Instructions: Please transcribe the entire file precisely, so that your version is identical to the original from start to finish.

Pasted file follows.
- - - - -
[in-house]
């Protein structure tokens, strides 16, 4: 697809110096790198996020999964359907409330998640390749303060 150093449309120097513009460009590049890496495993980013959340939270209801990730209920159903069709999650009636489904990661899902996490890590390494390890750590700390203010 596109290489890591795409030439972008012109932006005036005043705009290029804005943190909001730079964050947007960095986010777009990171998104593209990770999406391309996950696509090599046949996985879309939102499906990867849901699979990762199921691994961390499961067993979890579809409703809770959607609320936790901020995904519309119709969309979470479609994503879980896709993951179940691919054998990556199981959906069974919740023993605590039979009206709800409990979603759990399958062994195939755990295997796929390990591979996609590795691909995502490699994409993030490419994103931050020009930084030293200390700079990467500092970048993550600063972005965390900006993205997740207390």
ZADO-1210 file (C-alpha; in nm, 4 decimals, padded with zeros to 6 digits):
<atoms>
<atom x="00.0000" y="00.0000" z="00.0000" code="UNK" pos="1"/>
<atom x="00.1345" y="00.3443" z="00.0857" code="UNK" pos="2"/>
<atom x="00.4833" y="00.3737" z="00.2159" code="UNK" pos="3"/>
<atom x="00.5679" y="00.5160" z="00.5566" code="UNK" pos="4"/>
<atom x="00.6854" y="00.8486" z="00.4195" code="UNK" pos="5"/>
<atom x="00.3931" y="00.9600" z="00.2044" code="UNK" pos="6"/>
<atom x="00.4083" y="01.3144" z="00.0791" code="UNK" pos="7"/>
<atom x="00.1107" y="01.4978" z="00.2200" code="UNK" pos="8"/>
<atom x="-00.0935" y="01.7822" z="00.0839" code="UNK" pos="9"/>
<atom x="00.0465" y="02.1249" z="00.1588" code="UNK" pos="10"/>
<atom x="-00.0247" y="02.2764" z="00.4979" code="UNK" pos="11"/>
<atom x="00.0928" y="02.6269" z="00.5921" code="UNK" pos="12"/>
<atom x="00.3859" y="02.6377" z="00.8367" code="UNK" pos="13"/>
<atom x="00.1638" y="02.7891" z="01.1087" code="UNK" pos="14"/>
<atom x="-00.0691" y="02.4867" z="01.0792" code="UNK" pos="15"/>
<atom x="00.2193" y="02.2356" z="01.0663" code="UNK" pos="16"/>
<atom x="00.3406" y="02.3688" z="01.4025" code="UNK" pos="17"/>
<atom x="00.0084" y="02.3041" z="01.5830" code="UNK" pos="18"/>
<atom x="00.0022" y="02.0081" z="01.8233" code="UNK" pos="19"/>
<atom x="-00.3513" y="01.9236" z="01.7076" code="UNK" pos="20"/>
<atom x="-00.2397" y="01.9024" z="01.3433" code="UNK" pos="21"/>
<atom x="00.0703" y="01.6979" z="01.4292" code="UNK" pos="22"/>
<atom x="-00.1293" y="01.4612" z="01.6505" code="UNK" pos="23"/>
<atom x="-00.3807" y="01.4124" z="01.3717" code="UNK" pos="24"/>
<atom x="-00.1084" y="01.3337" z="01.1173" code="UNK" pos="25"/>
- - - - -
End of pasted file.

[in-house]
């Protein structure tokens, strides 16, 4: 697809110096790198996020999964359907409330998640390749303060 150093449309120097513009460009590049890496495993980013959340939270209801990730209920159903069709999650009636489904990661899902996490890590390494390890750590700390203010 596109290489890591795409030439972008012109932006005036005043705009290029804005943190909001730079964050947007960095986010777009990171998104593209990770999406391309996950696509090599046949996985879309939102499906990867849901699979990762199921691994961390499961067993979890579809409703809770959607609320936790901020995904519309119709969309979470479609994503879980896709993951179940691919054998990556199981959906069974919740023993605590039979009206709800409990979603759990399958062994195939755990295997796929390990591979996609590795691909995502490699994409993030490419994103931050020009930084030293200390700079990467500092970048993550600063972005965390900006993205997740207390």
ZADO-1210 file (C-alpha; in nm, 4 decimals, padded with zeros to 6 digits):
<atoms>
<atom x="00.0000" y="00.0000" z="00.0000" code="UNK" pos="1"/>
<atom x="00.1345" y="00.3443" z="00.0857" code="UNK" pos="2"/>
<atom x="00.4833" y="00.3737" z="00.2159" code="UNK" pos="3"/>
<atom x="00.5679" y="00.5160" z="00.5566" code="UNK" pos="4"/>
<atom x="00.6854" y="00.8486" z="00.4195" code="UNK" pos="5"/>
<atom x="00.3931" y="00.9600" z="00.2044" code="UNK" pos="6"/>
<atom x="00.4083" y="01.3144" z="00.0791" code="UNK" pos="7"/>
<atom x="00.1107" y="01.4978" z="00.2200" code="UNK" pos="8"/>
<atom x="-00.0935" y="01.7822" z="00.0839" code="UNK" pos="9"/>
<atom x="00.0465" y="02.1249" z="00.1588" code="UNK" pos="10"/>
<atom x="-00.0247" y="02.2764" z="00.4979" code="UNK" pos="11"/>
<atom x="00.0928" y="02.6269" z="00.5921" code="UNK" pos="12"/>
<atom x="00.3859" y="02.6377" z="00.8367" code="UNK" pos="13"/>
<atom x="00.1638" y="02.7891" z="01.1087" code="UNK" pos="14"/>
<atom x="-00.0691" y="02.4867" z="01.0792" code="UNK" pos="15"/>
<atom x="00.2193" y="02.2356" z="01.0663" code="UNK" pos="16"/>
<atom x="00.3406" y="02.3688" z="01.4025" code="UNK" pos="17"/>
<atom x="00.0084" y="02.3041" z="01.5830" code="UNK" pos="18"/>
<atom x="00.0022" y="02.0081" z="01.8233" code="UNK" pos="19"/>
<atom x="-00.3513" y="01.9236" z="01.7076" code="UNK" pos="20"/>
<atom x="-00.2397" y="01.9024" z="01.3433" code="UNK" pos="21"/>
<atom x="00.0703" y="01.6979" z="01.4292" code="UNK" pos="22"/>
<atom x="-00.1293" y="01.4612" z="01.6505" code="UNK" pos="23"/>
<atom x="-00.3807" y="01.4124" z="01.3717" code="UNK" pos="24"/>
<atom x="-00.1084" y="01.3337" z="01.1173" code="UNK" pos="25"/>